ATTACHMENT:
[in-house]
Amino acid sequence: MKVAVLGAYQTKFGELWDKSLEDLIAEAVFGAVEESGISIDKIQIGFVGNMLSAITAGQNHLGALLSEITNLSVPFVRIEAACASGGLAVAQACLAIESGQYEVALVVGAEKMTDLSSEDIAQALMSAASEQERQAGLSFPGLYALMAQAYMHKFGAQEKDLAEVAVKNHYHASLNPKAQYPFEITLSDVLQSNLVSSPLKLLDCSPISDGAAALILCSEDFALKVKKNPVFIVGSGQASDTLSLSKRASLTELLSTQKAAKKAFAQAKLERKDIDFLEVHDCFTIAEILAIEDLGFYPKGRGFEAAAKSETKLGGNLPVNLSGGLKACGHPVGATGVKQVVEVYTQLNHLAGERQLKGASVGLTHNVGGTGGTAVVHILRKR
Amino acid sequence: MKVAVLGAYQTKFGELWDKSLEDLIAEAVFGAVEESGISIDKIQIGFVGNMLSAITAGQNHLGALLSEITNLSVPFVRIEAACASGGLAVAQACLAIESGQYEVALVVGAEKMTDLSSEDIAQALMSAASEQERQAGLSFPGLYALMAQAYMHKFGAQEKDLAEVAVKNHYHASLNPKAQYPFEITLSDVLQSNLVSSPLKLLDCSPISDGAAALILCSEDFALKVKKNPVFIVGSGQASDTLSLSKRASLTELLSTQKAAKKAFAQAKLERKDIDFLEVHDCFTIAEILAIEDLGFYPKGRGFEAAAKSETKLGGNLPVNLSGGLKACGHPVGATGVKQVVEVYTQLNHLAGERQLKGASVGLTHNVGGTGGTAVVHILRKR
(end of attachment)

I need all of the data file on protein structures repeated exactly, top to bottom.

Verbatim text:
[in-house]
Amino acid sequence: MKVAVLGAYQTKFGELWDKSLEDLIAEAVFGAVEESGISIDKIQIGFVGNMLSAITAGQNHLGALLSEITNLSVPFVRIEAACASGGLAVAQACLAIESGQYEVALVVGAEKMTDLSSEDIAQALMSAASEQERQAGLSFPGLYALMAQAYMHKFGAQEKDLAEVAVKNHYHASLNPKAQYPFEITLSDVLQSNLVSSPLKLLDCSPISDGAAALILCSEDFALKVKKNPVFIVGSGQASDTLSLSKRASLTELLSTQKAAKKAFAQAKLERKDIDFLEVHDCFTIAEILAIEDLGFYPKGRGFEAAAKSETKLGGNLPVNLSGGLKACGHPVGATGVKQVVEVYTQLNHLAGERQLKGASVGLTHNVGGTGGTAVVHILRKR
Amino acid sequence: MKVAVLGAYQTKFGELWDKSLEDLIAEAVFGAVEESGISIDKIQIGFVGNMLSAITAGQNHLGALLSEITNLSVPFVRIEAACASGGLAVAQACLAIESGQYEVALVVGAEKMTDLSSEDIAQALMSAASEQERQAGLSFPGLYALMAQAYMHKFGAQEKDLAEVAVKNHYHASLNPKAQYPFEITLSDVLQSNLVSSPLKLLDCSPISDGAAALILCSEDFALKVKKNPVFIVGSGQASDTLSLSKRASLTELLSTQKAAKKAFAQAKLERKDIDFLEVHDCFTIAEILAIEDLGFYPKGRGFEAAAKSETKLGGNLPVNLSGGLKACGHPVGATGVKQVVEVYTQLNHLAGERQLKGASVGLTHNVGGTGGTAVVHILRKR